We Now Know How Much Mike Pence's Staged NFL Walkout Cost US Taxpayers
Last October, Vice President Mike Pence very pointedly walked out of an Indianapolis Colts football game to register his disgust with NFL players kneeling during the national anthem. Pence's action was met with widespread mocking and condemnation by people who saw the whole thing as a stunt.
As it turns out, it was a very expensive stunt.
As the Huffington Post reported on Saturday, the taxpayer tab for Pence's walkout was in six figures:
Newly released documents from the Department of Homeland Security show more clearly that Pence’s early departure was a stunt — and not a cheap one at that. The Secret Service on Friday released receipts and folios indicating more than $75,000 in expenses, including hotels, travel and additional security measures.
But this is hardly the extent of the bill. As The Washington Post reported in the days after the game, Air Force Two costs approximately $43,000 an hour to operate, which the Post estimated meant a total bill of $250,000 for the flight alone. That’s to say nothing of the cost of local law enforcement, an extra ambulance and extra trauma teams at the local hospitals, with many of these supernumeraries making overtime for Sunday work. None of those expenses was included in the Secret Service’s cost breakdown. All told, it cost $325,000 at the very least for the vice president not to watch a football game.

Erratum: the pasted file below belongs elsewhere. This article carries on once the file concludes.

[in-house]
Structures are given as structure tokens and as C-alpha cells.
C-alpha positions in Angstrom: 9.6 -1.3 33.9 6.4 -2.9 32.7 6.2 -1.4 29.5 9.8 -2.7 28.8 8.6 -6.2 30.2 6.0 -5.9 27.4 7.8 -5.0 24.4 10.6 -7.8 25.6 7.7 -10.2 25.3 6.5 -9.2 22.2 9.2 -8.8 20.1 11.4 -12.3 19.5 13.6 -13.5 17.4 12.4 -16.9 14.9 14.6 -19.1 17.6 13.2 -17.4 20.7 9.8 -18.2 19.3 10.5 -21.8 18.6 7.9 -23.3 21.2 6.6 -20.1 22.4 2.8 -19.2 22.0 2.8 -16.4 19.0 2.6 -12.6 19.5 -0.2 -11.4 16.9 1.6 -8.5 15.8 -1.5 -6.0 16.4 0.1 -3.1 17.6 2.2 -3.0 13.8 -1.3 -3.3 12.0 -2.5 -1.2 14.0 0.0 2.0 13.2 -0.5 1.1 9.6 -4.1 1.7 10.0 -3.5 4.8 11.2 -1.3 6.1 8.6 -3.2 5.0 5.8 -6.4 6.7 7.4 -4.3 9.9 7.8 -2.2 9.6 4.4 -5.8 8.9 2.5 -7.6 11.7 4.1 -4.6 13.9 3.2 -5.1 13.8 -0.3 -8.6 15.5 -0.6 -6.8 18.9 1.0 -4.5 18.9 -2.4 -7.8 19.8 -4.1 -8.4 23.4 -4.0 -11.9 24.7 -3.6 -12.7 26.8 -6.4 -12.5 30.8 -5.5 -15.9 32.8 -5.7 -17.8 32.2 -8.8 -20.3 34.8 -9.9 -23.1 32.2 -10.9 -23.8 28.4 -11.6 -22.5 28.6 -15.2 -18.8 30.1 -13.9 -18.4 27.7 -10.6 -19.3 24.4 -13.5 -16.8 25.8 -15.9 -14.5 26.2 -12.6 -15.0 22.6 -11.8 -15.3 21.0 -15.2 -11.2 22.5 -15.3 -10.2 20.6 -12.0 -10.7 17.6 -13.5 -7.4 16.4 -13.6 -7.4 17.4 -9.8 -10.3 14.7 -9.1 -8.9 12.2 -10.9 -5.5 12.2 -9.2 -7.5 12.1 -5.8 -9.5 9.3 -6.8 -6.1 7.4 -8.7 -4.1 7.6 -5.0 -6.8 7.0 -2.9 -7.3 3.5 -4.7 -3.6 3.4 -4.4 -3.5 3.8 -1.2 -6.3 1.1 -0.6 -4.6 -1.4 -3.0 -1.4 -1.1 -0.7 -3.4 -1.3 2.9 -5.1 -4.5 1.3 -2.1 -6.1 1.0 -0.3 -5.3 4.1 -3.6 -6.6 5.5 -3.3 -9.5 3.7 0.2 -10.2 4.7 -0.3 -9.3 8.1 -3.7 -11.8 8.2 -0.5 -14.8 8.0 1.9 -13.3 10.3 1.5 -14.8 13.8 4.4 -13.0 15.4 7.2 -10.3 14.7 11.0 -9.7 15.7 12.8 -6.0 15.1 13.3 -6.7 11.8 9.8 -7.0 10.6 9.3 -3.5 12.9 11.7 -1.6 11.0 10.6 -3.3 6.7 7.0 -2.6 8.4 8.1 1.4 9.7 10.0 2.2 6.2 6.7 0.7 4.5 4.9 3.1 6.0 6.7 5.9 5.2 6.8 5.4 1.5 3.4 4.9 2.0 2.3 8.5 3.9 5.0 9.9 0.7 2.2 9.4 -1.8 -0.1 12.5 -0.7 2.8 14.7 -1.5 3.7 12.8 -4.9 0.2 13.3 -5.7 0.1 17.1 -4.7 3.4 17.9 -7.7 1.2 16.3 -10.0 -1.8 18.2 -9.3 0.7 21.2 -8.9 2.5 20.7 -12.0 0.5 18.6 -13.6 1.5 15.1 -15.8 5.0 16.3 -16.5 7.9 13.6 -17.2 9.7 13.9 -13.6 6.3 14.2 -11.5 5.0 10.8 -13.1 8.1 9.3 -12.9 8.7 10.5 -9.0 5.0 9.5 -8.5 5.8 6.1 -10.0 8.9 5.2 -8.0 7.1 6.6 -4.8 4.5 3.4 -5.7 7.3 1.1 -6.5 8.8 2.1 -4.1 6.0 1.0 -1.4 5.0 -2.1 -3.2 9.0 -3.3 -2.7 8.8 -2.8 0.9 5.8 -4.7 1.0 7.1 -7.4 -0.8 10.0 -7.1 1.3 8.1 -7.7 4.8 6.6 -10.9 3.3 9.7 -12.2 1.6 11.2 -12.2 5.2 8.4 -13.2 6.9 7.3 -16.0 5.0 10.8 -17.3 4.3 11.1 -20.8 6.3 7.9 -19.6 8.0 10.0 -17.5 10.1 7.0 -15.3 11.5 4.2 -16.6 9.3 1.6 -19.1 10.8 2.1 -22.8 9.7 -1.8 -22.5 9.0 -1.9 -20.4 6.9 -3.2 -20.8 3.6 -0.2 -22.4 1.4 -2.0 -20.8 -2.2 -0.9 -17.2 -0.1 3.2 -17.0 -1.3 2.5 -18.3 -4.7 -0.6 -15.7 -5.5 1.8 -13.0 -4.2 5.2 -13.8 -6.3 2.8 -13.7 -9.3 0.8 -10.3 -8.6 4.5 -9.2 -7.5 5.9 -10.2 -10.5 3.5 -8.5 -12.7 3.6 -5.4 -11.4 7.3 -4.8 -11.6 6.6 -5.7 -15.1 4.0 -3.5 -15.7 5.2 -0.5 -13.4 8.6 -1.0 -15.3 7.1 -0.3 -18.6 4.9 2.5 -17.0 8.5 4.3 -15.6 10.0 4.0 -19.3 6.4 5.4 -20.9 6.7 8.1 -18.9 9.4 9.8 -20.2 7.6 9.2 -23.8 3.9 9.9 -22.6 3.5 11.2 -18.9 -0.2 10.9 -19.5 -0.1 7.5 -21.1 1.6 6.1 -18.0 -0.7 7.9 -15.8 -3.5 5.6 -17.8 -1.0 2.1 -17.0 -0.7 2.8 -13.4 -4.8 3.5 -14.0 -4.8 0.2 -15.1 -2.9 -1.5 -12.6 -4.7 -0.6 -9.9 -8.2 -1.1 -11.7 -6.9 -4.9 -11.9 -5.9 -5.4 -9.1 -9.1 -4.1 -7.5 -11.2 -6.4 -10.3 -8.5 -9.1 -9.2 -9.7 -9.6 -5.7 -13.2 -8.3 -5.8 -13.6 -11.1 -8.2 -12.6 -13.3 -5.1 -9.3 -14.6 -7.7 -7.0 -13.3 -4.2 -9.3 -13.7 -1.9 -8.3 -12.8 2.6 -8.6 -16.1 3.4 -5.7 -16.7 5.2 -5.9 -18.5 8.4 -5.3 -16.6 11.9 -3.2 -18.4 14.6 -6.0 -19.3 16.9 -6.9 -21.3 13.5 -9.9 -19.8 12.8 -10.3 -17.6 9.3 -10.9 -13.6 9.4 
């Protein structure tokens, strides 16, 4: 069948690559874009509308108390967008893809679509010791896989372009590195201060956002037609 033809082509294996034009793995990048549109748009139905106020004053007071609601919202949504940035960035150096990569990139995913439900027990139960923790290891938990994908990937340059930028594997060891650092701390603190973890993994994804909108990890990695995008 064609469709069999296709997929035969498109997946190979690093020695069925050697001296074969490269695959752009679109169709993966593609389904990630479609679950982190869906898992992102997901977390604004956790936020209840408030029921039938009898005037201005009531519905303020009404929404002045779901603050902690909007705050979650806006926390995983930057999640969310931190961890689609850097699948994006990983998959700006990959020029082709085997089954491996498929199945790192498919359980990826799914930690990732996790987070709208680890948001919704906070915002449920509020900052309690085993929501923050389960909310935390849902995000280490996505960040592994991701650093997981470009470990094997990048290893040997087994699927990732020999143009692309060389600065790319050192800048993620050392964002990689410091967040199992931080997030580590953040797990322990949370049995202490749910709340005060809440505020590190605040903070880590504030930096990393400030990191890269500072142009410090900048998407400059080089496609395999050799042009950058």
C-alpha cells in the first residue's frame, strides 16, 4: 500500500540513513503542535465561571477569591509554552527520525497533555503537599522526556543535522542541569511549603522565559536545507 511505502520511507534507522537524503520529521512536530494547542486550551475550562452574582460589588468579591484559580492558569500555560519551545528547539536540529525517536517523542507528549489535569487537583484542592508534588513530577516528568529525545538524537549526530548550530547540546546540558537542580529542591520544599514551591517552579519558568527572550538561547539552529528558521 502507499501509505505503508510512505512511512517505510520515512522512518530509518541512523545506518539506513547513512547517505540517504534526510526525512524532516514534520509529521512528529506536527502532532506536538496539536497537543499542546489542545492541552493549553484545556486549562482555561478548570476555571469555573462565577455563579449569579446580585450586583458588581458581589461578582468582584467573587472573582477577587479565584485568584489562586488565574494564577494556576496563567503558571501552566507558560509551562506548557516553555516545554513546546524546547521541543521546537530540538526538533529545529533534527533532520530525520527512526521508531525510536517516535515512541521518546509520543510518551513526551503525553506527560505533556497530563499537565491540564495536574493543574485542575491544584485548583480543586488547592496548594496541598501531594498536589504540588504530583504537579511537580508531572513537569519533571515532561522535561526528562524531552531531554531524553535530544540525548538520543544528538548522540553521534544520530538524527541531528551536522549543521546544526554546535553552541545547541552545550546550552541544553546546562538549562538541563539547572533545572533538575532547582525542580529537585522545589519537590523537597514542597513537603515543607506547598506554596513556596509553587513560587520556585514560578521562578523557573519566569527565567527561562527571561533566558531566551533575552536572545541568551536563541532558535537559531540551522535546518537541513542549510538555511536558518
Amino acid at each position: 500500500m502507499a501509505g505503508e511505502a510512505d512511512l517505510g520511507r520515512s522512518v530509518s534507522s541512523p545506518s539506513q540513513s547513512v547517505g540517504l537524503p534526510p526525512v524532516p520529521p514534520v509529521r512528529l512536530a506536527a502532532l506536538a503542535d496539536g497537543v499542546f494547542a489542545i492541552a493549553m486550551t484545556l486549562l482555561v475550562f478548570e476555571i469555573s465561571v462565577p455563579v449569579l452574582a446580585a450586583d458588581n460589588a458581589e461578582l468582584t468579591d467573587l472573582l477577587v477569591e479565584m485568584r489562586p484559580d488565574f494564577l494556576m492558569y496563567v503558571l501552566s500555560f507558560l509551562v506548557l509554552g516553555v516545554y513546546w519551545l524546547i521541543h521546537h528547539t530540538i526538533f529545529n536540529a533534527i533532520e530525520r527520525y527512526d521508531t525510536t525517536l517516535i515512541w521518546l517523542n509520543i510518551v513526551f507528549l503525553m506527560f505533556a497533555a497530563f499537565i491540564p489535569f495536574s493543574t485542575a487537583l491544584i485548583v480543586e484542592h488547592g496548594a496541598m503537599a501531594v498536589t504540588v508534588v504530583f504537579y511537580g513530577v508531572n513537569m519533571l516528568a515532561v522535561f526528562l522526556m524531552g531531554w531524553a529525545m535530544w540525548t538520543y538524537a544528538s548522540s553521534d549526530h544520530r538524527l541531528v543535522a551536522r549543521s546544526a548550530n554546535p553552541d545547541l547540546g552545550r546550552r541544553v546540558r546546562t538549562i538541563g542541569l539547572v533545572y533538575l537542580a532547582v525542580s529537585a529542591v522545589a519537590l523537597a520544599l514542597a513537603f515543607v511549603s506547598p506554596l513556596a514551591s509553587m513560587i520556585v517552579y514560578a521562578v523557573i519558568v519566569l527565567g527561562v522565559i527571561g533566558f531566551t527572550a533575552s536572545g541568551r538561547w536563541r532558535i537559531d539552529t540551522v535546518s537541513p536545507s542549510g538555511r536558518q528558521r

Furthermore, the dates and times listed in the Post suggest very strongly that, as many had expected, Pence's walkout was planned in advance for publicity — far from the most useful expenditure of taxpayer money.
The NFL protests, designed to call attention to the killing of unarmed black men by police officers throughout the United States, have drawn the ire of President Donald Trump, who has tried to recast the protests as disrespect against the troops and the flag. A recent Nike ad featuring Colin Kaepernick, the quarterback at the center of the controversy, has enraged right-wingers, but has earned the company a 31 percent surge in sales.